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The Last Round of Polls Show Good News for Republicans

AP Photo/Mark Tenally

On Sunday and Monday, the final rounds of polling were released, and they all, in one way or another, showed good news for Republicans ahead of what is expected to be a red wave. While it may take a few days before we know all the results, voters will head to the polls in a matter of hours and within 24-hours we will likely know the winners of many races, which will provide an indication of how right--or wrong--these polls were.

NBC News released their poll on Sunday, which Chuck Todd discussed on that edition of "Meet the Press." As Leah also highlighted earlier on Monday, a particular number that doesn't bode well for the Democrats is that a whopping 81 percent  said they were dissatisfied with the economy. 

That was the second-highest number recorded, with only 2010 being higher, Todd mentioned, reminding "you know how that one went." Indeed we do. Democrats lost 63 seats in the House that year. 

Another Sunday poll included one from ABC News/Washington Post, which was discussed on ABC News' "This Week," where host Martha Raddatz began by highlighting the poll's results, especially when it comes to the economy. 

As she mentioned, "80 percent of voters say the economy is a top issue, with nearly half of Americans saying that they're worst off financially than they were two years ago. And Republicans have a clear advantage when it comes to trust over handling of the economy. Voters preferring Republicans by 14 points." She even noted that the results are "what pollsters call political poison."

Headlines from both ABC News and The Washington Post also highlighted the economy, with headlines of "Economic discontent fuels GOP hopes as midterms draw to a close: POLL," and "Post-ABC poll: House vote nearly split, GOP has edge on economy and turnout," respectively. 

Those results in question show that the 80 percent Raddatz mentioned who consider the economy a top issue makes it the most important out of eight issues. Similarly, 77 percent said inflation was a top issue. The Democrats' issues of "threats to democracy" and abortion came in at fourth and sixth place with 74 percent and 62 percent, respectively, saying it was one of the most important issues. 

Republicans also have a double-digit lead when it comes to the the trust that registered voters have to handle the economy and inflation. On the former issue, 52 percent of such respondents trust Republicans more, compared to 38 percent who say they trust Democrats. And on the latter issue, 50 percent of registered voters trust Republicans more, compared to the 38 percent who say they trust Democrats. 

Even better for Republicans is that that poll showed Republicans with 50 percent support compared to the Democrats' 48 percent support. It was conducted October 30-November 2, with 1,005 adults, 708 of whom were likely voters. Among those respondents, the margin of error was 4.5 points.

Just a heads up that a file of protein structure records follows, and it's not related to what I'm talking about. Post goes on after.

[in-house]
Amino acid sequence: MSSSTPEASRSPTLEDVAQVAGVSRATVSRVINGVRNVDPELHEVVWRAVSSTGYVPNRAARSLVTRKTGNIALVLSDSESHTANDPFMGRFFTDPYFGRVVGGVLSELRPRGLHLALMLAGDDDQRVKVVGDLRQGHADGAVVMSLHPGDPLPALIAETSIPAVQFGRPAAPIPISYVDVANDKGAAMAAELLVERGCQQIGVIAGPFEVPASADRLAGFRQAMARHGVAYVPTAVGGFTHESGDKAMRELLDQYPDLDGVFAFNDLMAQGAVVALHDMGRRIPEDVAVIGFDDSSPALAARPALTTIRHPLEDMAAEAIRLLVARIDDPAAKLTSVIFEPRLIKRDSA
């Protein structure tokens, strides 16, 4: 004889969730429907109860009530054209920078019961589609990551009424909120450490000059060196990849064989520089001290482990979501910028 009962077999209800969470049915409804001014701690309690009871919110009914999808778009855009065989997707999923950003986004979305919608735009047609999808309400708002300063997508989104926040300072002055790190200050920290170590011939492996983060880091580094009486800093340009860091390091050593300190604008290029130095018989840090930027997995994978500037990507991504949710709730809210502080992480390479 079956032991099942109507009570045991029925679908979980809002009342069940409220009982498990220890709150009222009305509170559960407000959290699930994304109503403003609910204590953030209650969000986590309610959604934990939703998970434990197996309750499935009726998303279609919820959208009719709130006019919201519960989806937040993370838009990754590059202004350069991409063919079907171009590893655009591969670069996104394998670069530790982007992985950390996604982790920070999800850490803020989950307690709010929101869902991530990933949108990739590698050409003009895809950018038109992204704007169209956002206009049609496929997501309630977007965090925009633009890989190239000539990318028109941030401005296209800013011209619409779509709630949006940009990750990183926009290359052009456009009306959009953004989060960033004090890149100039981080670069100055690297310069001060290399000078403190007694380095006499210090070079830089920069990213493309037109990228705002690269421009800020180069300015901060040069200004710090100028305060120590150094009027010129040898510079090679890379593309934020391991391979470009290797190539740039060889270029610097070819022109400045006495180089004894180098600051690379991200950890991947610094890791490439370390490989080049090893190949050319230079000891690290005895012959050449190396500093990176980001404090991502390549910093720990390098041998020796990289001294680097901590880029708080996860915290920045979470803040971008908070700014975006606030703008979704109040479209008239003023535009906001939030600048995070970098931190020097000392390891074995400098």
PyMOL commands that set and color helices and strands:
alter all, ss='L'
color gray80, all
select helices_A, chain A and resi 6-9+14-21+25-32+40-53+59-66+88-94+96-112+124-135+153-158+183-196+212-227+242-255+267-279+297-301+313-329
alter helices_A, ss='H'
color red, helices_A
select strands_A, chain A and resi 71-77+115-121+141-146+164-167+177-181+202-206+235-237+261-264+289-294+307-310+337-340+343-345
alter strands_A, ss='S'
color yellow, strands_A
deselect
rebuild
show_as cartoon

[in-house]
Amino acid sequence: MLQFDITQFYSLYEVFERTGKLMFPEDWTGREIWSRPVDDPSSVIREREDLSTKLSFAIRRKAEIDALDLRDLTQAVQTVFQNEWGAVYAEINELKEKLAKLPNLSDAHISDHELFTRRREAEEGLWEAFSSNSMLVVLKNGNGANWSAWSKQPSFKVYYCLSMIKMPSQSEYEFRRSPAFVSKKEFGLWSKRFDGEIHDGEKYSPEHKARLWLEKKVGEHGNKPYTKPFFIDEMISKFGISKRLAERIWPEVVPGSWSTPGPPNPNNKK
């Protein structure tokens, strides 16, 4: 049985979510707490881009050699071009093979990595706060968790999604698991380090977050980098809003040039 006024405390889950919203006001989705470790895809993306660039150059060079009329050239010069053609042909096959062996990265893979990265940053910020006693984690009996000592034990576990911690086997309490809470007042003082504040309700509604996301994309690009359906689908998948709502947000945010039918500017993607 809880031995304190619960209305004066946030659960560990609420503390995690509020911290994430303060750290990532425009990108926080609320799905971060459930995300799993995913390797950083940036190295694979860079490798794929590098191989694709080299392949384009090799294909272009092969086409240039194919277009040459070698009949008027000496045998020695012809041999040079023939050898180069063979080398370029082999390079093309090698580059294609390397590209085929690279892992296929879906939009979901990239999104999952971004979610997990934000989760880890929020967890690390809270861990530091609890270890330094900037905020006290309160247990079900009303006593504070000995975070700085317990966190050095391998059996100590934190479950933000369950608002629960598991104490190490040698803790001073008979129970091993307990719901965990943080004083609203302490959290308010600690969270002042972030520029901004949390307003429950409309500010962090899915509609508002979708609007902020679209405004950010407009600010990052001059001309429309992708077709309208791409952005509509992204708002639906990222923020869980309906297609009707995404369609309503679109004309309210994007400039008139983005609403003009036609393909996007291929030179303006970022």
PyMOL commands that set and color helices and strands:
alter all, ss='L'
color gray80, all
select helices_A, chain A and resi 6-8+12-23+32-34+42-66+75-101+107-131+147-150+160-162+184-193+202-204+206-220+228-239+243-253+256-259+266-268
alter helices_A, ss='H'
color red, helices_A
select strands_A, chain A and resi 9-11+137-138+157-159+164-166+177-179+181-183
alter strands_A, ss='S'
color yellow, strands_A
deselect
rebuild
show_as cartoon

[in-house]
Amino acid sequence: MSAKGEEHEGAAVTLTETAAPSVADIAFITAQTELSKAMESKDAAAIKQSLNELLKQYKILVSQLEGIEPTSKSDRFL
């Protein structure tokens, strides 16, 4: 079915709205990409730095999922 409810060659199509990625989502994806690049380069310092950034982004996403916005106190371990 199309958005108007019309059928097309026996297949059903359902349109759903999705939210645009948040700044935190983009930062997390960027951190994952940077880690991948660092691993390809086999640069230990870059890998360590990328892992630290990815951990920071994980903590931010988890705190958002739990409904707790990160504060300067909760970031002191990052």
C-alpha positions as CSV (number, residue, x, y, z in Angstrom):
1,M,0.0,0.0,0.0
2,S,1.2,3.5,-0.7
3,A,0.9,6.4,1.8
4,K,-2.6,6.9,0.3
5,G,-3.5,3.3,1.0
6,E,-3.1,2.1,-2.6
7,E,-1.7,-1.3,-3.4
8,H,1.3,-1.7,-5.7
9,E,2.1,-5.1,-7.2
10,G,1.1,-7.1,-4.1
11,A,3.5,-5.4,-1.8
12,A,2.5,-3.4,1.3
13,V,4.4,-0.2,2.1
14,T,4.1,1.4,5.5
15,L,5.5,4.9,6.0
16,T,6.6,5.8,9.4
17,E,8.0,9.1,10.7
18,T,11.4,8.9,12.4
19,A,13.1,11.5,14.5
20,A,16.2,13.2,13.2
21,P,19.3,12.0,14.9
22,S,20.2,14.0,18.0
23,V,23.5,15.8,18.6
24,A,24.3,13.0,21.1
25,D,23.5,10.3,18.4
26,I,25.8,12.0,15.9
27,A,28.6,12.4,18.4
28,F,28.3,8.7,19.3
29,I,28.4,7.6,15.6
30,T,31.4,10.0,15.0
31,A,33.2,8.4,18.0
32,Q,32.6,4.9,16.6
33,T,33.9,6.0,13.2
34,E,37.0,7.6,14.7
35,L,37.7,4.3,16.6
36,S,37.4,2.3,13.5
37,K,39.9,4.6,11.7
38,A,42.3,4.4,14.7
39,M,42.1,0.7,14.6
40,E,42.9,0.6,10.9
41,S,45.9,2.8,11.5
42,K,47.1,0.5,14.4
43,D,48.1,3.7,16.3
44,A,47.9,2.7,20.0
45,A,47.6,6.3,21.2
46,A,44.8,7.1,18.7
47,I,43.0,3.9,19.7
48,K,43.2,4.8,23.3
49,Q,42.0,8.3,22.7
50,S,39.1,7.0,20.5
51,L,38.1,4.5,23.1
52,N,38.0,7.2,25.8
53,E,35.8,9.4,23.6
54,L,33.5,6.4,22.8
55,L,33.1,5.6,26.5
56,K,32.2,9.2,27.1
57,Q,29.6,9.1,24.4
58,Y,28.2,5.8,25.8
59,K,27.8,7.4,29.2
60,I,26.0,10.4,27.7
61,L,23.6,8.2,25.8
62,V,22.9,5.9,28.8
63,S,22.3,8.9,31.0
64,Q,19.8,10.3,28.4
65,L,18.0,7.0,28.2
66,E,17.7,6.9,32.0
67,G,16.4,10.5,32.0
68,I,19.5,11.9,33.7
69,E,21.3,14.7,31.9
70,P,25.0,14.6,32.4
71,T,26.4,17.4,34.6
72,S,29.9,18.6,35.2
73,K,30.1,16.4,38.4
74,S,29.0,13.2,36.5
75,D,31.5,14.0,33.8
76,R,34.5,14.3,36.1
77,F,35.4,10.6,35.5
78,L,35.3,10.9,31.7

A poll from The Economist/YouGov also found that the economy played a major role, and again, it's not looking good for Biden and the Democrats. 

As is the case with other polls, a majority of respondents, including 75 percent of likely voters, believe that the economy is only "fair" or "poor," with a plurality, at 46 percent, saying it's "poor." The economy is considered the most important factor of any issue or person, with 74 percent of likely voters saying it matters "a lot." Similarly, inflation/prices comes in as the second most important factor, with 69 percent of likely voters saying it matters "a lot."

That poll also found that 49 percent of likely voters want to see Republicans control Congress, while 48 said they want Democrats to. The poll, conducted November 3-6, surveyed 1,500 adults, including 1,068 likely voters. 

Another poll worth mentioning includes Data for Progress, which has Republicans up on the generic congressional ballot by 52-48 percent, as well as individual Republican candidates ahead in multiple Senate races.

And another poll comes from the Trafalgar Group, which showed Republicans with a particular edge on the generic ballot, 48.4 percent to 42.7 percent for Democrats. It's also worth mentioning that the poll included a plurality of Democratic respondents, at 39.3 percent, compared to 35.6 percent of Republicans, and 25.1 percent of those with no or other party affiliation. 

As for the recent polls which claim to show Democrats ahead on the generic ballot, including and especially POLITICO/Morning Consult's poll of registered voters--not likely voters--showing Democrats ahead, it sure will be fun to examine how wrong that poll got it in the coming days. Even the POLITICO write-up acknowledges it's "an outlier."

As of Sunday night, RealClearPolitics (RCP) has Republicans up with a +2.5 lead on the generic ballot.

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